Ah, voice. I was hoping you would do another post on this soon. It's one of the most important elements of a story, but it's also one of the hardest elements to master. Personally, I love books with a lyrical voice, and I really want to write books like that so I've been reading a lot of lyrical books. I've also tried an exercise where I copy out passages from various books, and that's helped as well.

    1. Sounds like you're already doing a lot to intentionally influence your voice! Great job, Ana :)

  9. So glad Connor is improving!
    Great post! It was great timing for me, actually. Recently I realized I've started editing out my own voice. I've been trying editing-as-I-go, since the "bad first draft" was just leaving me with unsalvageable bears and a lot of discomfort, and while my writing certainly sounds better mechanics-wise, it hardly sounds like ME anymore at all. I wasn't aware I had that much of a voice until I went back and reread an old scene and there it was.

    I guess it's because I want to sound more sophisticated than I do. The prose I naturally spew forth if I go at a pace faster than a paralyzed turtle is rambly, tends towards wordplay, and is kind of young for its vocabulary. The prose I would plunk down money for if there were a Ye Olde Voice Shoppe is lyrical, deep, and moving to my readers and.... and... utterly nonexistent, because keeping up a false voice is so headache-y I'd never finish anything, if I could make it exist at all. Usually when I think my writing is oh so mature it rereads as pretentious and stilted later.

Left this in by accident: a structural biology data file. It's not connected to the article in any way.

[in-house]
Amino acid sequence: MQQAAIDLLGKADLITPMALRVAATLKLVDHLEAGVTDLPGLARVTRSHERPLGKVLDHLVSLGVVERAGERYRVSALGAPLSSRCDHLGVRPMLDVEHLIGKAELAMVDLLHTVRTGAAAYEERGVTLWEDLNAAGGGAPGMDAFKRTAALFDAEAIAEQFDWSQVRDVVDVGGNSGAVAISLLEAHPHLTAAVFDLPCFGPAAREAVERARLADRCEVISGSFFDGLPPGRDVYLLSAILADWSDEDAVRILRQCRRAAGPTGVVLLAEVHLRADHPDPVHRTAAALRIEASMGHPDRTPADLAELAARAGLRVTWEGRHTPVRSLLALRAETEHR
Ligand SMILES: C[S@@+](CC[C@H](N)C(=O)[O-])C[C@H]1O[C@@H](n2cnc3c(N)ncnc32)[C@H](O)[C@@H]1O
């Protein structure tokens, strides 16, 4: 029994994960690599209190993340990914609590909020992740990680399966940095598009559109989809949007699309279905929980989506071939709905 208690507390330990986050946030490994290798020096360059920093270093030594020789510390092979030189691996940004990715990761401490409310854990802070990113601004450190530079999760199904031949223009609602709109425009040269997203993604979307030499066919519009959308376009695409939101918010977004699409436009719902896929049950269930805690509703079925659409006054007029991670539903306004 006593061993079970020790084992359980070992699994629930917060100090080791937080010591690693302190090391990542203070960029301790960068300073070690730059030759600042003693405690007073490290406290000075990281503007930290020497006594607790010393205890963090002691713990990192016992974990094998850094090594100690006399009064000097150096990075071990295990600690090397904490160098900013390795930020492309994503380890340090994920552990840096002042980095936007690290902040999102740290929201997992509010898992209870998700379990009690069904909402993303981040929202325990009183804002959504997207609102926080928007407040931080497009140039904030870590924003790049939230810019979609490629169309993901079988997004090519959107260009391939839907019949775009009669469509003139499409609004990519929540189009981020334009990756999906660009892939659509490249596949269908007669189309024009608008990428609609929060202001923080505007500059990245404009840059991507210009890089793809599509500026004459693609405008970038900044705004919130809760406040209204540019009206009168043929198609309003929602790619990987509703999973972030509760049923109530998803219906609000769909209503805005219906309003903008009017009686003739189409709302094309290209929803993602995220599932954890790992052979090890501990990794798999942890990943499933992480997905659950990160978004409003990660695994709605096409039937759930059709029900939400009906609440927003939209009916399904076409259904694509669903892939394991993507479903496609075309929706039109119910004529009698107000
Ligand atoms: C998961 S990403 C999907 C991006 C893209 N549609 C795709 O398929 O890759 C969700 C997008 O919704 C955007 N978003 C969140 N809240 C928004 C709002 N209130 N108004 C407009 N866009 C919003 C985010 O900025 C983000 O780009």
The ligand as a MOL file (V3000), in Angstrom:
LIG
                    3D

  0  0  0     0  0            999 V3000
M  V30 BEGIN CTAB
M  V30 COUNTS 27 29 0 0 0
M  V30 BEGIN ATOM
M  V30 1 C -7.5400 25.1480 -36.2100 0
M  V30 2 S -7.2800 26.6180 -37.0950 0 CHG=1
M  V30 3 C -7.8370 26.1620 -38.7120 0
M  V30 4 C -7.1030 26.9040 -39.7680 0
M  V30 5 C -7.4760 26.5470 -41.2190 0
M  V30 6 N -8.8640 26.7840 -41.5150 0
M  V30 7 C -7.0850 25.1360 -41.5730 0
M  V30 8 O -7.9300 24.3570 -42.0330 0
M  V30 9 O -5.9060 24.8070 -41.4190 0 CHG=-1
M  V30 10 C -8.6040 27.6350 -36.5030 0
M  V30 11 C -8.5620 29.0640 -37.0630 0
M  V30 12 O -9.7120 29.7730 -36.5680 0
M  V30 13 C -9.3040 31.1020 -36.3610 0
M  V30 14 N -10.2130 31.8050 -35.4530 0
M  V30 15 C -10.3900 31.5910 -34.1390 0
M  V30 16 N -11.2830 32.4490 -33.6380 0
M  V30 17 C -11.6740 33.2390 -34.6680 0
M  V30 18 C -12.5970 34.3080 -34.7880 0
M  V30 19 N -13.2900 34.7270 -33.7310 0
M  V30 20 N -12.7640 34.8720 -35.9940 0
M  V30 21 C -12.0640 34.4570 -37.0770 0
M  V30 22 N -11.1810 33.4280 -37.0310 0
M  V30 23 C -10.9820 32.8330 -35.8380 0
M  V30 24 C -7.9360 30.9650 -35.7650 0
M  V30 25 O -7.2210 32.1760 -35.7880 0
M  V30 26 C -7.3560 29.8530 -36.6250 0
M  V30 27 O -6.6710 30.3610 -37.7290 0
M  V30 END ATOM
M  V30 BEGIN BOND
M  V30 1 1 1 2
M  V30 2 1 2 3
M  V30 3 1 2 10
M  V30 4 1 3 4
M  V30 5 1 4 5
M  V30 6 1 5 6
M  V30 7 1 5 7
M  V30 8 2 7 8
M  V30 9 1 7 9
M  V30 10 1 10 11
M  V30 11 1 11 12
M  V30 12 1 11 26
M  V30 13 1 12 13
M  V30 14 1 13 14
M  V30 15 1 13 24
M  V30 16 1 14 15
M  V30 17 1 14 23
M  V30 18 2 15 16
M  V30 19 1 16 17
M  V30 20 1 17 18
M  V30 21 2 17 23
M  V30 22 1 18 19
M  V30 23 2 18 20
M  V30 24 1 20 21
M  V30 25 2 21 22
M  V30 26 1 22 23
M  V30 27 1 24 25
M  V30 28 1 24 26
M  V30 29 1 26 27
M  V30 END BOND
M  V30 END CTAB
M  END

Yet my natural voice seems too light for the sort of stories I'm truly drawn to. *sighs* Sometimes I'm relieved I'm just a teenager and have my whole writing life ahead to work these things out.

    1. That's excellent perspective, Miri :) I understand where you are. I was really drawn to writing YA books ... but I really wanted to write "serious literature" like what I'd studied in English class. It took me a long time and a lot of frustration to embrace the type of writer I am. I heard author Liz Curtis Higgs quoted as saying, "I wanted to be deep but God gave me funny."

  10. This post is amazing! I've only started to check in here regularly, and this website is truly a gem. Writing voice is one of the things I struggle on - I really envy those writers who can pull off a good sarcastic or witty voice, or something that has their own little distinct thing going on.
    As for our speaking voice - I know exactly what you mean. After reading and rereading The Shakespeare Stealer by Gary Blackwood, I was saying "Yea" (The one pronounced "yay," and not "yeah.") instead of "yes." I still do, more often than not. Or "aye" or something else archaic.